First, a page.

Papers bequeathed by his Nephew to the Royal So-

ciety of Edinburgh; and other Original Sources. By

John Hill Burton, Esq., Advocate. 2 Vols. 8vo.

Edinburgh, 1846. .

: : 539

XI. 1. Man's best Eulogy after Death. A Sermon preached

in the Assembly Hall, Canonmills, June 6, 1847, being

the Sabbath immediately after the Funeral of Dr.

Chalmers, D.D., LL.D., &c. &c. By James Sieve-

right, D.D., Markinch, Moderator of the General As-

sembly of the Free Church of Scotland.

A Sermon preached in Morningside Free Church,

June 6, 1847, being the Sabbath immediately follow-

ing the Funeral of Thomas Chalmers, D.D., LL.D.

By the Rev. John Bruce, A.M., Free St. Andrew's

Church, Edinburgh.

3. “ He being dead yet speaketh.” A Sermon preached

in the Territorial Church, West Port, Edinburgh, June

6, 1847, being the Sabbath immediately following the

Funeral of Thomas Chalmers, D.D., LL.D. By the

Rev. W. K. Tweedie, Free Tolbooth Church, Edin-

burgh.

4. Elijah's Translation. A Sermon preached in Chal-

mers' Territorial Church, West Port, on June 6, 1847,

being the Sabbath immediately after the Funeral of

Thomas Chalmers, D.D., LL.D., &c. &c. By the

Rev. Wm. Tasker, Minister of that Church.

5. Dying in the Lord. Being the Substance of two Dis-

courses preached in the Free Church of Burntisland,

on the Sabbath after the Funeral of Thomas Chalmers,

D.D., LL.D., &c. &c. By the Rev. David Couper,

Burntisland.

6. The Chariot of Israel and the Horsemen thereof. A

Discourse delivered by the Rev. J. A. Wallace, in the

Free Church, Hawick, after the Funeral of Thomas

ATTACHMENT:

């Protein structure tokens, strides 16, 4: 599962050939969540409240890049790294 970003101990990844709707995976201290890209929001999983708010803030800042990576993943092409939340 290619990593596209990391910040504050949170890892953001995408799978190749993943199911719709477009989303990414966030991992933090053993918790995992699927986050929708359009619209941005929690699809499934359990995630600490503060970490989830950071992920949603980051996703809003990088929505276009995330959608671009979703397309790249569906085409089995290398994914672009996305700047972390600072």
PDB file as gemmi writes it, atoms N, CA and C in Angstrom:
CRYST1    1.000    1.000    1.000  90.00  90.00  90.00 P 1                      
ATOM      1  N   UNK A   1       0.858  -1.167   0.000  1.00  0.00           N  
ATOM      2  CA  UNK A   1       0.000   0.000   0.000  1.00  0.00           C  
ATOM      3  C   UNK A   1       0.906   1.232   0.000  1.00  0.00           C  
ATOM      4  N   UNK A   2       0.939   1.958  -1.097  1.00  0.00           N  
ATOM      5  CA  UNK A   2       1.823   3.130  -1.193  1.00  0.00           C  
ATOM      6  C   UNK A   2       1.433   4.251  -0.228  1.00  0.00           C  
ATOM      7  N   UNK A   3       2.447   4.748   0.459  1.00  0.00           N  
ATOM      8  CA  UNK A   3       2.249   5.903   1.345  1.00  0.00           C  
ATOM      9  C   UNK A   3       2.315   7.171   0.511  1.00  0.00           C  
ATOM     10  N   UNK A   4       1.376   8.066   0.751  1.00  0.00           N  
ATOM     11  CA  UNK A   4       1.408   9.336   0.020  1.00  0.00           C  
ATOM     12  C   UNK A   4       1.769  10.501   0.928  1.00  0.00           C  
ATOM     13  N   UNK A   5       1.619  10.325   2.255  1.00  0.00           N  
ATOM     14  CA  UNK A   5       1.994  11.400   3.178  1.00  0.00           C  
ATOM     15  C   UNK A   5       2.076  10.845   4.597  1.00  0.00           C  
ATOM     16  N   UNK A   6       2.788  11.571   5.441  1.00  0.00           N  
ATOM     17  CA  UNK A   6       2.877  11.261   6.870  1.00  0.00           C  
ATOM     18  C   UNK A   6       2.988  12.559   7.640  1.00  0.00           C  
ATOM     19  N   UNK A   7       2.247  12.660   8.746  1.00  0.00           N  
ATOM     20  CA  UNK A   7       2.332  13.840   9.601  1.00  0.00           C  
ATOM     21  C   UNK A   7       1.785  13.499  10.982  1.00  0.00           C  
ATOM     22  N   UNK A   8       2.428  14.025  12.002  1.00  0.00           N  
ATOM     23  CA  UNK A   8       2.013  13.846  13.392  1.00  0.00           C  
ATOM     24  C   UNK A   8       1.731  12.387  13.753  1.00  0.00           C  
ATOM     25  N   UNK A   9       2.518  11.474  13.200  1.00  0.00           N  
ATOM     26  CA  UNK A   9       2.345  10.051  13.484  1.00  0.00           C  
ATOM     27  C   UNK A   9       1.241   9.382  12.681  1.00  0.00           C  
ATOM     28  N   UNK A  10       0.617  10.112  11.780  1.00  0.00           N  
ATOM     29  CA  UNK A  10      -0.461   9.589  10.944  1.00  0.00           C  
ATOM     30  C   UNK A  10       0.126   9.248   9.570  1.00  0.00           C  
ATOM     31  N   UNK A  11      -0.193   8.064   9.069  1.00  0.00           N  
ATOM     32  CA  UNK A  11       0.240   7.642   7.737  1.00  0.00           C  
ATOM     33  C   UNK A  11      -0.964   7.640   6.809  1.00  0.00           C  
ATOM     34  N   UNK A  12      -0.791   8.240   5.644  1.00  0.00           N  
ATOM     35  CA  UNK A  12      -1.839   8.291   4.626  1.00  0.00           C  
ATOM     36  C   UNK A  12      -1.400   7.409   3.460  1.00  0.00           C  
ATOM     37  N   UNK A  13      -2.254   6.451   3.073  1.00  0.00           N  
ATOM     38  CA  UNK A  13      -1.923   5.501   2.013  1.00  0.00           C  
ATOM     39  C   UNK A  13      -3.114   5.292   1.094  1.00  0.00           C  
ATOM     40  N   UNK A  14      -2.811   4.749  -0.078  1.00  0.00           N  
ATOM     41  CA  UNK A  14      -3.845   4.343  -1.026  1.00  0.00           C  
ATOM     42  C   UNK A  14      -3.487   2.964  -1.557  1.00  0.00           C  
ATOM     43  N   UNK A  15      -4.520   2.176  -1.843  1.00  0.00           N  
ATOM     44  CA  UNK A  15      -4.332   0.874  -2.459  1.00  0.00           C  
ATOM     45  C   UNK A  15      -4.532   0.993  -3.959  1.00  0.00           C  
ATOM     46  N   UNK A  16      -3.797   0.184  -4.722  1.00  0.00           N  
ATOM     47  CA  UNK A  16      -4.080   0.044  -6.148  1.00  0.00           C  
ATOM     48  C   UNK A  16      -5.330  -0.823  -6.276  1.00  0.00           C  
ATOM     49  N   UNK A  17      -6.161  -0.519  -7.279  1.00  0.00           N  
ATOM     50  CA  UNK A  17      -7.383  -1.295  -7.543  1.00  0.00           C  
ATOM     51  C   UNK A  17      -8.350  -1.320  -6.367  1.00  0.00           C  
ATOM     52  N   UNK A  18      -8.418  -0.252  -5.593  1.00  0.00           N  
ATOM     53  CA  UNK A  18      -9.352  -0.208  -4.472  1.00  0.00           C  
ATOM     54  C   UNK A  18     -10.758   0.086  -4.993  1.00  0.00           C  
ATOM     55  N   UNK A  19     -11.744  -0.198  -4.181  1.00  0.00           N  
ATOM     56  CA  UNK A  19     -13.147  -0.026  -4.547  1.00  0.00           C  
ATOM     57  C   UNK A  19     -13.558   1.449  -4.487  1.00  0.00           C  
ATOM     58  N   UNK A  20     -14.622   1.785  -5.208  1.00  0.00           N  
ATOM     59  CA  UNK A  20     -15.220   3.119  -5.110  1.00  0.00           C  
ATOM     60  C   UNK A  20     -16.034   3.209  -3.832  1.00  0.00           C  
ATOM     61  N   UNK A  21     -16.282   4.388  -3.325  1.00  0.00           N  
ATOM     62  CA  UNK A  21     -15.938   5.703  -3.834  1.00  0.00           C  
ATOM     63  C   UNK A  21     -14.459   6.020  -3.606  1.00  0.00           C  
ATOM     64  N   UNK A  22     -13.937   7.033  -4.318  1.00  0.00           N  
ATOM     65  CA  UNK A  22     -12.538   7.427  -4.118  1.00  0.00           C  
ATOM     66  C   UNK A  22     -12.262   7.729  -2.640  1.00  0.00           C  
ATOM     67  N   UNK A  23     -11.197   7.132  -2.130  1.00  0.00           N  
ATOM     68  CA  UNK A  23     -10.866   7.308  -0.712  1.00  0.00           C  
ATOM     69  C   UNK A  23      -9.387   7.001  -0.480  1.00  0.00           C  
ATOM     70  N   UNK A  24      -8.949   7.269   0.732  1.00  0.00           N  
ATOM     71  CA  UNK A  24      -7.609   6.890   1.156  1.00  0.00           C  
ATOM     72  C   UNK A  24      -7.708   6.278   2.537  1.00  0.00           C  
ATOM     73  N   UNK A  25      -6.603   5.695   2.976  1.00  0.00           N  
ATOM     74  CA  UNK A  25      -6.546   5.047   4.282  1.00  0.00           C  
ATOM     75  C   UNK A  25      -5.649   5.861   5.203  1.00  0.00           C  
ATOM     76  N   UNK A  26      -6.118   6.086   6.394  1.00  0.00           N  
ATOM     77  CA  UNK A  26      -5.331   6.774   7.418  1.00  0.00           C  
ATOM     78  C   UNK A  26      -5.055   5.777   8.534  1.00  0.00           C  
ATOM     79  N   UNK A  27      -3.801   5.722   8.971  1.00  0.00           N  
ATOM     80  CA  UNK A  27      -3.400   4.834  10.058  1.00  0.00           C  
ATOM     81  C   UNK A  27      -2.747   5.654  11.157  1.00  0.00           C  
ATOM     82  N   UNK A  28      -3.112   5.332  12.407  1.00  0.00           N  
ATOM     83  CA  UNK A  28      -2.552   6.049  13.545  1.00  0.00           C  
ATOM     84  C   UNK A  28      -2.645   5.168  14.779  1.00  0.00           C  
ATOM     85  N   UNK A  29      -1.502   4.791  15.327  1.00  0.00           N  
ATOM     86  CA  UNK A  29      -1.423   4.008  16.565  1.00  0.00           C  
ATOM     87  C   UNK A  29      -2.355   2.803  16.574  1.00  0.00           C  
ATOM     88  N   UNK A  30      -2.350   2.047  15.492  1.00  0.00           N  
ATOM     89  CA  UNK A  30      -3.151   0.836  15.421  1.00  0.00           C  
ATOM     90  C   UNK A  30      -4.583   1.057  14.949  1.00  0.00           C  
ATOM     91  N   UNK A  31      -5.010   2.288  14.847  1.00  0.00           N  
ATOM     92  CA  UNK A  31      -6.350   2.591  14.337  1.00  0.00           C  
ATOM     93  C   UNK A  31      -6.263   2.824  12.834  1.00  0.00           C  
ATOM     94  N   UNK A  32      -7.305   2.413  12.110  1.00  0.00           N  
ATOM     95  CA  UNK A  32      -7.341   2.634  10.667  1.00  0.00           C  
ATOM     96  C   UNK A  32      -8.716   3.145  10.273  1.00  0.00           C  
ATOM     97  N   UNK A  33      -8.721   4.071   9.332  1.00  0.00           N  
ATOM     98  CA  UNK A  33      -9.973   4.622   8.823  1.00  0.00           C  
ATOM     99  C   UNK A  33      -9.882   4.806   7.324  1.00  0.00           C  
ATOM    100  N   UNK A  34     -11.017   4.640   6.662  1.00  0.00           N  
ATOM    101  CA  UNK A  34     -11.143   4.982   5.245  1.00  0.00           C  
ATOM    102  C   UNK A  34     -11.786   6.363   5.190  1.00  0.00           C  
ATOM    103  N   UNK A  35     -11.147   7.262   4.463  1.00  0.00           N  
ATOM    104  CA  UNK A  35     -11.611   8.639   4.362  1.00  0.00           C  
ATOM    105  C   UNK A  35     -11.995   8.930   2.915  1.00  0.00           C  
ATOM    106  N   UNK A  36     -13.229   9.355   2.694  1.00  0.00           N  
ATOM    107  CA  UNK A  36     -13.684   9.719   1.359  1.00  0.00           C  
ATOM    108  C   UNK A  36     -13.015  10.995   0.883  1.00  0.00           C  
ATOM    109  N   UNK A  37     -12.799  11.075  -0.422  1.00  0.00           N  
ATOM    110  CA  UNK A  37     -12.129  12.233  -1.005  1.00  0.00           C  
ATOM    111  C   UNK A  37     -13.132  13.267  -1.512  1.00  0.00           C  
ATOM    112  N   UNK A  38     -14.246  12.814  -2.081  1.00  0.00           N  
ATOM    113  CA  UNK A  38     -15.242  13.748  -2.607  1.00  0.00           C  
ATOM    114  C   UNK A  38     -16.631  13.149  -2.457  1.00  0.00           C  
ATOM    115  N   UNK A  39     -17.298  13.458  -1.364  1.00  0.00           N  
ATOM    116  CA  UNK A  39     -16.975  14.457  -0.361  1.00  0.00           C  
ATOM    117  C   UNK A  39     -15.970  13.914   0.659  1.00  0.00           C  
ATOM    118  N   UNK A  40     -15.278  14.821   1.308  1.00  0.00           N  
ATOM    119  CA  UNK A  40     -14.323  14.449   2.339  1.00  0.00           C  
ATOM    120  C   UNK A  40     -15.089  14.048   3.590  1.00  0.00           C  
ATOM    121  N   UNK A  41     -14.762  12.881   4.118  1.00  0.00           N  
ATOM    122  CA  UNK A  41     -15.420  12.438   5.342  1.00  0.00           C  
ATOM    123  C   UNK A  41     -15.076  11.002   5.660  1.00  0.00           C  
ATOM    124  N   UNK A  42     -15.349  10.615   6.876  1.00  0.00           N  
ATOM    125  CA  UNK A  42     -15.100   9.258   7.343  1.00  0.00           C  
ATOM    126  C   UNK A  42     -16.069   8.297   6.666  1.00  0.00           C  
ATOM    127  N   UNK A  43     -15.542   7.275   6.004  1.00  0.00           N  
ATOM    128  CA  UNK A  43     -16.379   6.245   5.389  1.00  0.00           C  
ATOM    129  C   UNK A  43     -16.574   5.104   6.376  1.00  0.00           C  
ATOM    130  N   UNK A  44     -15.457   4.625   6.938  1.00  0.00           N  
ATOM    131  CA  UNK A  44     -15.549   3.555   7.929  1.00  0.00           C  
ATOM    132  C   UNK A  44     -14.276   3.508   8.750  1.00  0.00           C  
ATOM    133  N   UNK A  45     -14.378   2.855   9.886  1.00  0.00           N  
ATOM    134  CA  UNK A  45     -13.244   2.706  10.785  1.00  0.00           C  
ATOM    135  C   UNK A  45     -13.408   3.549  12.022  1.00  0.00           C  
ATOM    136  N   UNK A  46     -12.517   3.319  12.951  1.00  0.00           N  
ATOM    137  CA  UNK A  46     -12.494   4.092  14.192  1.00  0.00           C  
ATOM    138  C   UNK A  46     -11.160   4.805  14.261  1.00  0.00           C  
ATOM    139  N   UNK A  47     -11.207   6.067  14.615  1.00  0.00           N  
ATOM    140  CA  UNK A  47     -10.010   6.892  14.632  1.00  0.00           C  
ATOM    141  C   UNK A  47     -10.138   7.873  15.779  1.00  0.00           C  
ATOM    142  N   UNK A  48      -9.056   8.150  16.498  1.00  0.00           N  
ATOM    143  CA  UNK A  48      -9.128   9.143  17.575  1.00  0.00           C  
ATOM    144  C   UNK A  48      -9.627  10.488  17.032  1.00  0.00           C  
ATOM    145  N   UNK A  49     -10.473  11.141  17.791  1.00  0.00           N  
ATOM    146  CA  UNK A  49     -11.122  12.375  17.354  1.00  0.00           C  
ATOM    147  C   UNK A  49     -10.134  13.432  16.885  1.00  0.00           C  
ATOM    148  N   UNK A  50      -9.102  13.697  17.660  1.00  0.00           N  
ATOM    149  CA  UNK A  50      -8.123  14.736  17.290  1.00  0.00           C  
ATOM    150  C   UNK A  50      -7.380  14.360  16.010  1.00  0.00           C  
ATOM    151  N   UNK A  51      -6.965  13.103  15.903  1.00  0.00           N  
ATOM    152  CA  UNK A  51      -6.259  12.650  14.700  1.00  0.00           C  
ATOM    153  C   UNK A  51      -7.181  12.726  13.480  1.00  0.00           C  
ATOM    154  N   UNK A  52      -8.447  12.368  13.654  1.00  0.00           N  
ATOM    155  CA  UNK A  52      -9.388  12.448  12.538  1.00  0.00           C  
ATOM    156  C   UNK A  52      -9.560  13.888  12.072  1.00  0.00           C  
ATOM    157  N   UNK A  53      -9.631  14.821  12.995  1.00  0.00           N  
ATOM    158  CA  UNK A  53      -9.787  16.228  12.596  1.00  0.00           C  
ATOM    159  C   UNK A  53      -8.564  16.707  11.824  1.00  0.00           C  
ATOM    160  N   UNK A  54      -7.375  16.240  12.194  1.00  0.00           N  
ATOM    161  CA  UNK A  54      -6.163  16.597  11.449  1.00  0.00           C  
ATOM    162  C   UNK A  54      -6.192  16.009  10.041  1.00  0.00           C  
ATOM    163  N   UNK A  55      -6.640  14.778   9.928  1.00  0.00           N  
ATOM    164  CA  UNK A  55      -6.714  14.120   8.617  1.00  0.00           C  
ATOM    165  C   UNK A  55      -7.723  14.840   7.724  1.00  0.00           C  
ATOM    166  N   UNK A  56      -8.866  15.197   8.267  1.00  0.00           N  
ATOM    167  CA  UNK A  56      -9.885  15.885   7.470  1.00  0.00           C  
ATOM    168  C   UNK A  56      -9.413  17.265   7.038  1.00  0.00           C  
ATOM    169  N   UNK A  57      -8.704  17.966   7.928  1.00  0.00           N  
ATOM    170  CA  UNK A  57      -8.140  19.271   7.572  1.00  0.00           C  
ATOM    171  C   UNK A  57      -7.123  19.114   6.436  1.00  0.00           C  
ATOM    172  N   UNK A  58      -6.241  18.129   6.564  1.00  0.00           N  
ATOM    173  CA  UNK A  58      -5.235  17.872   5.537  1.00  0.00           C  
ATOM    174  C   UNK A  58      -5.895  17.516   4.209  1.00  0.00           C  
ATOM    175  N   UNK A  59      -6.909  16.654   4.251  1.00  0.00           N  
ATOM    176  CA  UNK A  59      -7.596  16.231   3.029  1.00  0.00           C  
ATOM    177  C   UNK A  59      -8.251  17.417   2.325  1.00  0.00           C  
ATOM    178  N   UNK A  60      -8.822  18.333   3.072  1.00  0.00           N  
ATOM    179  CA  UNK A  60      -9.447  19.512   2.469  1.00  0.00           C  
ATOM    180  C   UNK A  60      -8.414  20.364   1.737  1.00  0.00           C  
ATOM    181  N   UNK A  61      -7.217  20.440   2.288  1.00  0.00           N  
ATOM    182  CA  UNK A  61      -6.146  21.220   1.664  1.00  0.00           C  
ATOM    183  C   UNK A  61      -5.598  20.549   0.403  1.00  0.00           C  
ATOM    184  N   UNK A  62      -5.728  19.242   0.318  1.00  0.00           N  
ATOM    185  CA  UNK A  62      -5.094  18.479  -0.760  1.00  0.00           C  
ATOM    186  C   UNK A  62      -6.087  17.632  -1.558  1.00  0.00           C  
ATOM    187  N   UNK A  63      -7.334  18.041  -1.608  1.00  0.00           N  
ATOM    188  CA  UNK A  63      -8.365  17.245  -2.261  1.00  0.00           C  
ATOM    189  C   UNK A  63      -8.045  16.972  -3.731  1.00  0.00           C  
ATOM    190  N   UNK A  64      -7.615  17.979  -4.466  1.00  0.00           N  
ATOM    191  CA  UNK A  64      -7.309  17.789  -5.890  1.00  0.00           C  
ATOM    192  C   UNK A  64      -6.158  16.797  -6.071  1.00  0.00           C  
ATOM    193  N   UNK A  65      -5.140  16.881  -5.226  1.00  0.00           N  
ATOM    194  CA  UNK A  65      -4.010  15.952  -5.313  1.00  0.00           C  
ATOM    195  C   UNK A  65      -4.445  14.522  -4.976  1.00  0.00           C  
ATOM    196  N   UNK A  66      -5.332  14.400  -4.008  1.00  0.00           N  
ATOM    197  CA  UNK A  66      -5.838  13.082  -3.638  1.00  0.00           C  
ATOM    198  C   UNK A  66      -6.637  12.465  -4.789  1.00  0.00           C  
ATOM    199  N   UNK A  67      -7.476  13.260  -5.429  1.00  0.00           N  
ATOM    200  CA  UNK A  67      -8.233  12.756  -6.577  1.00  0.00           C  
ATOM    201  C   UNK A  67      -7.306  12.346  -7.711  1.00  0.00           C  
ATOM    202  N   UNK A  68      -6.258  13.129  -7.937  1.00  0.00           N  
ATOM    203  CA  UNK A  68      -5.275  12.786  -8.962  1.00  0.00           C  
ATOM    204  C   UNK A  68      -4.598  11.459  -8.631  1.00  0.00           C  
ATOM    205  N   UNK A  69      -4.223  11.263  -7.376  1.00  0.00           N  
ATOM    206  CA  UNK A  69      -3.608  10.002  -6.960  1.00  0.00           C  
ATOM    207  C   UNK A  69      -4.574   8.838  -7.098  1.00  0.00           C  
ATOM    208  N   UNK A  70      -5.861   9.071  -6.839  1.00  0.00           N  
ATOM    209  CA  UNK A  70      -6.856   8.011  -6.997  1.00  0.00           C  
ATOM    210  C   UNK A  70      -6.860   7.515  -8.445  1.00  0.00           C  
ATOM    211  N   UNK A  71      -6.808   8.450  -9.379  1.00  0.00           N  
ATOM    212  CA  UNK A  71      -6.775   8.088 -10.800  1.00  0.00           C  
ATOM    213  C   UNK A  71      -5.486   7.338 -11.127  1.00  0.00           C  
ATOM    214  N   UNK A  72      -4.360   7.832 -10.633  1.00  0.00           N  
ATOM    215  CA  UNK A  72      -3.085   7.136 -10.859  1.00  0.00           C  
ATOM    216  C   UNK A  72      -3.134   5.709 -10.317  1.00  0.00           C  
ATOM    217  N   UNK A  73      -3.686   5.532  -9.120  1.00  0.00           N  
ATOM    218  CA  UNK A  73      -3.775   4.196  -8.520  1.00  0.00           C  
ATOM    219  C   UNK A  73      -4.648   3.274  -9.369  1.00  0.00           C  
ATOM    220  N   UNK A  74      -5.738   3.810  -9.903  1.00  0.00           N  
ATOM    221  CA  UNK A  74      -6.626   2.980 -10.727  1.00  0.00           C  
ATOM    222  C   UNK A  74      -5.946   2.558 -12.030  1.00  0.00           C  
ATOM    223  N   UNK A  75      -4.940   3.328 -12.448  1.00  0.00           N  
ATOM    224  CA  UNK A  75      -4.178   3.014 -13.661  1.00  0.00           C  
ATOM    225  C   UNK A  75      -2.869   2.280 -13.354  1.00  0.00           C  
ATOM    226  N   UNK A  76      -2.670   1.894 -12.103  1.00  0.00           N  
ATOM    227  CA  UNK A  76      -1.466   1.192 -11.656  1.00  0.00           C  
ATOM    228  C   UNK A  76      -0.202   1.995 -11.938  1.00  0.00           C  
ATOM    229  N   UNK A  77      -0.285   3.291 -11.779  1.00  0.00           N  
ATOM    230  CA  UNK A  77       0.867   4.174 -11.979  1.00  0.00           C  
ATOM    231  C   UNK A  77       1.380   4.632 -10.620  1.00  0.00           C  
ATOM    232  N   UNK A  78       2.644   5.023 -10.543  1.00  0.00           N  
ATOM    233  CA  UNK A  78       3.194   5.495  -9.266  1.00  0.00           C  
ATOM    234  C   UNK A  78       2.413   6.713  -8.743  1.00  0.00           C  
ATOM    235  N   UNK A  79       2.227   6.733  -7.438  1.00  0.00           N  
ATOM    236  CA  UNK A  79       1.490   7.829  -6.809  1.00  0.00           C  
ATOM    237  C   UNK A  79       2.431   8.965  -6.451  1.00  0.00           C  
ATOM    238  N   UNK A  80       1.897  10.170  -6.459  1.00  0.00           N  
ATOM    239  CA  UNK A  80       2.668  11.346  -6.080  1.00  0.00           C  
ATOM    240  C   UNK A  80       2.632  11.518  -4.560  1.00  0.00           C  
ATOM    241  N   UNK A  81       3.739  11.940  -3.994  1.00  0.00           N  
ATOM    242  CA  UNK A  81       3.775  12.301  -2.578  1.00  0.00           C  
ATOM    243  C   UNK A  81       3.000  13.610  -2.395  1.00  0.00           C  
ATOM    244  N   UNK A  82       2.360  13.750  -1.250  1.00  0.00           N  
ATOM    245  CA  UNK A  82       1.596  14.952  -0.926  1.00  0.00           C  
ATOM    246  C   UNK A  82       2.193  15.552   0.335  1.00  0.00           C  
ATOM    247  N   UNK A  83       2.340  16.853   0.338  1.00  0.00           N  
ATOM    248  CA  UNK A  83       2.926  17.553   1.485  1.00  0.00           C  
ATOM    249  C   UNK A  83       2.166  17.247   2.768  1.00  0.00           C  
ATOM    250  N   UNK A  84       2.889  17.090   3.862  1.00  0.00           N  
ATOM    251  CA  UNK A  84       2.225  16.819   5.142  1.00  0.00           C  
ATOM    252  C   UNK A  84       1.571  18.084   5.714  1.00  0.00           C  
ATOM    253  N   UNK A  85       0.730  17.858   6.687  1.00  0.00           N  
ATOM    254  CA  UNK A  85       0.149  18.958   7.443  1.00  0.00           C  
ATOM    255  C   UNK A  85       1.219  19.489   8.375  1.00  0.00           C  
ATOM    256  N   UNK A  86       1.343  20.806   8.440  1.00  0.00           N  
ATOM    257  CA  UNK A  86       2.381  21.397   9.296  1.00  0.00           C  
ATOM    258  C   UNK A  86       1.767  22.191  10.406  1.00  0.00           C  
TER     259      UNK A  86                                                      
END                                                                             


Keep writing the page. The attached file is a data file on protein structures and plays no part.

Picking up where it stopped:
Chalmers, D.D., LL.D.

7. Sermon on the Death of Dr. Chalmers. By the Rev.

Wm. Gibson, Belfast.

8. The Righteous Man taken away from the Evil to

THE

NORTH BRITISH REVIEW.

MAY, 1847.

Art. I.- On the Whole Doctrine of Final Causes. A Disser

tation. By WILLIAM I. Irons, of Queen's College, Oxford.

Ever since the times of Bacon and Descartes, who may be regarded as the fathers of Modern Philosophy—the founders of the two rival schools which represent respectively the inductive and the idealistic tendencies of speculation—it has been the fashion with some men of science, and still more with a host of literary writers, to speak disparagingly of the doctrine of Final Causes, and to claim the sanction of these eminent names to opinions which virtually exclude the argument from design in favour of the being and perfections of God. Both Bacon and Descartes had given forth some oracular utterances on the subject, which were caught up and repeated by not a few of their respective followers; utterances which, understood in a certain sense and applied within certain limits, might have been both safe and salutary; but which, when divorced from their connexion which served both to explain and define them, and exhibited absolutely as axiomatic truths, have generated in many minds a vague but influential prejudice against the whole study of final causes, as being either impracticable or illicit. And thus some adherents of each of the two great rival schools, which may be said to divide among them the speculative minds of modern Europe, are found not only abjuring the argument from design, but appealing to the authority of Bacon, the father of inductive science, and to that of Descartes, the model of idealistic reasoning, in support of their pernicious views.

It was less wonderful that Epicurus, and his poetical commentator Lucretius, shoukl bave discarded from their philosophy the

VOL. VII, NO. XIII.